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LGBTQ+ Conference exposes true colors of social issues

Chantal Richards

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Cyndi Lauper’s voice rang out “So don’t be afraid to let them show your true colors. True colors are beautiful, like a rainbow” as the room filled with students from different sexuality and racial backgrounds.

 

They came together to talk about the issues that face the LGBTQ+ community in an interactive forum setting.

 

The conference was attended by 100 students, said Sarah Sullivan, Director of the  Gender and Sexuality Equity Center, who participated in various activities, including group discussions, a privilege walk and a guided imagery.

 

The conference hosted a variety of speakers including Elizabeth Kristen from Legal Aid Society, Molly Heck from the Multicultural and Gender Studies Center, Kay Gordon from the SF LGBTQ Speakers Bureau and a few others.

 

The theme for this year was True Colors, featuring Cyndi Lauper’s song by the same name.

 

“We picked True Colors as the theme because we wanted  to shed light on varying experiences and topics that we don’t usually talk about on college campuses,” said Eliza Dyer, a junior sociology major and Gender Sexuality and Equity Center intern.

 

Maddy Leroy, a senior english literature major and GSEC intern explained the addition of the “+” in the acronym.

 

“All other identities are encompassed in the “+” that identify differently from the LGBTQ acronym,” she said. “The acronym would go on forever if we keep adding letters.”

 

Highlights from the conference:

 

Krystle Tonga from the Cross-Cultural Leadership Center, guided the audience in a guided imagery where everyone was either an X or an O with no other identifiers. 90 percent of the population is an X while 10 percent of the population is an O.

 

The audience were all told they were O’s and had to make the X’s understand their situation they face.

 

“We’re constantly being labeled, we’re constantly being put in boxes that we have to fit into and when we deviate from that, we have to do things like an LGBTQ+ conference, we have to do things like black recruitment,” said Tonga. “We have to do things that are specifically an outreach to folks who have an invisible voice because of those things.”

 

Tonga argued that the only identifier that someone has is an X or an O, the one thing someone identifies as the most with when they speak up, is what people see them as. The reality is that no one is just one thing.

 

“If they see you as just the black representative or a feminist, they are taking away every other aspect of who you are and what you can bring to the table,” she said.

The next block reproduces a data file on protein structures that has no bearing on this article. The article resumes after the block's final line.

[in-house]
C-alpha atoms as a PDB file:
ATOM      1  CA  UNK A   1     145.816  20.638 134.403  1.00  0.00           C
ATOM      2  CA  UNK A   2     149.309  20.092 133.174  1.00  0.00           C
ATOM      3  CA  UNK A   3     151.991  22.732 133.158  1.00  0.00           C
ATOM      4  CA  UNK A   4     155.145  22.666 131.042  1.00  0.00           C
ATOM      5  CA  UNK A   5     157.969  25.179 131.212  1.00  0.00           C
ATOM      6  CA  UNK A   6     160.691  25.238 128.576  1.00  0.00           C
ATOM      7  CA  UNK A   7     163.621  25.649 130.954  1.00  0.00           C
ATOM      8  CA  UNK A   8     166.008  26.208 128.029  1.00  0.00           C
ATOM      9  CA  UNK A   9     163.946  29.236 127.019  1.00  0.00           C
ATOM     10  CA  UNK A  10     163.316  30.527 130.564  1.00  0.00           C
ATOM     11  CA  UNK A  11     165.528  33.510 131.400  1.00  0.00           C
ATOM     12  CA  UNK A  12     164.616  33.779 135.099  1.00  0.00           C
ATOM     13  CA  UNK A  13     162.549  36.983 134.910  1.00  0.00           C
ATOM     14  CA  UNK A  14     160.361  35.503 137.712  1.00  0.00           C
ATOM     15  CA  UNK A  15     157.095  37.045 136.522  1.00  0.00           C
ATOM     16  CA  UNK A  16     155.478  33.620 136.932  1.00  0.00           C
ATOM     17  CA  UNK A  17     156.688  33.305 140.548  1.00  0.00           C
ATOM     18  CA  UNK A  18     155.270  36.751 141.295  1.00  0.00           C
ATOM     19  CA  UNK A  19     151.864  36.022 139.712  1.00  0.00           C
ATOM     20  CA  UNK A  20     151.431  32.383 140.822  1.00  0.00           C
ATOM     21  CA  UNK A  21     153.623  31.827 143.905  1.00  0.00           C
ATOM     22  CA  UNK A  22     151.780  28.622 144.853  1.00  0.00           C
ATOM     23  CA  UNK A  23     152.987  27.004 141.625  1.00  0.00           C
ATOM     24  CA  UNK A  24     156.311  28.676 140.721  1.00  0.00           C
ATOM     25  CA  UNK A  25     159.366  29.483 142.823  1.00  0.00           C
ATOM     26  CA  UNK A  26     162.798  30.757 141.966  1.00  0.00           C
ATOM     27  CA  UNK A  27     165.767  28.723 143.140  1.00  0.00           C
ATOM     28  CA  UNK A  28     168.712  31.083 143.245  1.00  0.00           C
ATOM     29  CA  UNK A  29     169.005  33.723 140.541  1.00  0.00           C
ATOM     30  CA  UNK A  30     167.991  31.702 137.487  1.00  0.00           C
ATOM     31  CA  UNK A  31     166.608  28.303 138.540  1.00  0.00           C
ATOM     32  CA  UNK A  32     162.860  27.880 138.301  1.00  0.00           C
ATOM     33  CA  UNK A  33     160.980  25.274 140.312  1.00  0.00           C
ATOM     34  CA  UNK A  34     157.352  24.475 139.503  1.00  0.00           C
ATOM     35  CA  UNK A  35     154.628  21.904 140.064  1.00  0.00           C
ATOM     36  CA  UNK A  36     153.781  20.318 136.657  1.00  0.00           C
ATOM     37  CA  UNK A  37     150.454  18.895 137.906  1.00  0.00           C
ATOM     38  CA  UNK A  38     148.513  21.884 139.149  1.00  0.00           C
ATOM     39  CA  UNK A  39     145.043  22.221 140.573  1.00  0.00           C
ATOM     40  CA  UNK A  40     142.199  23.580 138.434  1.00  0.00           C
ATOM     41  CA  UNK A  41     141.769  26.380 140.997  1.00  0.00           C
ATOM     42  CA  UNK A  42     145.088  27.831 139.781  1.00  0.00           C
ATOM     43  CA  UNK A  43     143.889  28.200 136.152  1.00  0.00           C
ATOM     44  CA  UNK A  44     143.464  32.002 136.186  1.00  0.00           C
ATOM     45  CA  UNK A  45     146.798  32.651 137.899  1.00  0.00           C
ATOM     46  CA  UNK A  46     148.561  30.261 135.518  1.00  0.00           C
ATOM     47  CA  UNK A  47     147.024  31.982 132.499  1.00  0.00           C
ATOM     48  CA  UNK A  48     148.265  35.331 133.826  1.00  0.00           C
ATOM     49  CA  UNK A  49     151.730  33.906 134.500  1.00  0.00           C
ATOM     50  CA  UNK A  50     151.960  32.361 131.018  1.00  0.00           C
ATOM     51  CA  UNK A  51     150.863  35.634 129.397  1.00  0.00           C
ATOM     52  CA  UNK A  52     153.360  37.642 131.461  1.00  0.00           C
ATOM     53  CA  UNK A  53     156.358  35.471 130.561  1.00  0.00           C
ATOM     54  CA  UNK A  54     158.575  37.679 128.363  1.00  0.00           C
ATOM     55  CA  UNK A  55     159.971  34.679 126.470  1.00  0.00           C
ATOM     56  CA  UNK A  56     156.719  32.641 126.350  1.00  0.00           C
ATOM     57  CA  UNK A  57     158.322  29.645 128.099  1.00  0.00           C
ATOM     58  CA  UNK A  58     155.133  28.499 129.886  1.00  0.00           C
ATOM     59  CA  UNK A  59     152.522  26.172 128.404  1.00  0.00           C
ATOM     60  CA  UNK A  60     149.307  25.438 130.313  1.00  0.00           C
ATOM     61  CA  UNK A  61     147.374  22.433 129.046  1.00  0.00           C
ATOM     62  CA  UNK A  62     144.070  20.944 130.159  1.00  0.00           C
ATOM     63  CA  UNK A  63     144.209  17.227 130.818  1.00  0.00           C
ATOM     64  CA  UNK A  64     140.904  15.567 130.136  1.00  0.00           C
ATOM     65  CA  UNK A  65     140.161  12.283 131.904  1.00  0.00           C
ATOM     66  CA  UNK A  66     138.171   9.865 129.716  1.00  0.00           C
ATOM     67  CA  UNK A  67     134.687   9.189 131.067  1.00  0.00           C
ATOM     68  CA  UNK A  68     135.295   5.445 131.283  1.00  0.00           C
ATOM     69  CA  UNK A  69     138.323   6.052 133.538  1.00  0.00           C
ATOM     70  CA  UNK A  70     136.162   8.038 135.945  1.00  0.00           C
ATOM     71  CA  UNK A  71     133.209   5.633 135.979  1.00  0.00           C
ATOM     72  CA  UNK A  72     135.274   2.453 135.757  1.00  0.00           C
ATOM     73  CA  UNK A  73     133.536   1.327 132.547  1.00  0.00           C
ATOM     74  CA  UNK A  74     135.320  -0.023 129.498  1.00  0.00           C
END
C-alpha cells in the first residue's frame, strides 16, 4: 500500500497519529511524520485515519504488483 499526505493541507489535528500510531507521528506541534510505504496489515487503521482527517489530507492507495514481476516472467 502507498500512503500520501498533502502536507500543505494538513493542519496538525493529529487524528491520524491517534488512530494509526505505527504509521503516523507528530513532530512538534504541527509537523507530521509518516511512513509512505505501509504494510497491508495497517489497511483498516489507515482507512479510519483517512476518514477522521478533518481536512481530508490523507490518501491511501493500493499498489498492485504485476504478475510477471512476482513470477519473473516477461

In order to combat that, Tonga said that people have to use their voices because they are the experts in their own experiences.

 

The privilege walk was led by Heck.

 

A privilege walk is where a question is asked and if someone has experienced it, they step inside the circle. The questions were confidential.

 

The one answer that stood out during the conference was when the question was asked “How many people feel safe within their community?” and almost everyone in the room took a step inside the circle.

 

After the privilege walk, five people from the Queer People of Color, a new club on campus, hosted a panel.

 

Kory Masen, a Queer People of Color member was at first hesitant to start this club with president Desiree Stevens because he felt it would separate them further from the LGBTQ+ community.

 

“People of color aren’t heard in the queer community,” Masen said. “It’s not dividing us further, it’s giving us a voice within the queer community.”

 

LaTiana Ridgell, who identifies herself as a black woman first, her nationality second and her sexuality third, said that when she came to Chico, she was warned that she would face racism, but instead, she faced homophobia more.

 

“Not only do I have to deal with racism, but if I’m dressed more masculine one day, then I have to deal with homophobia,” she said.

 

Ridgell’s sexuality was one she describes as being on a spectrum. She said this confuses people because they put her in a box as to what she identifies herself as.

 

“You’re either gay or straight, there is no in between,” she said.

 

To create a safe environment on the Chico State campus for the LGBTQ+ community, the panel said that education is important as well as listening to the LGBTQ+ community and allowing them to have a voice.

 

Chantal Richards can be reached at: [email protected] or @ChantieRichards on Twitter.

 

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LGBTQ+ Conference exposes true colors of social issues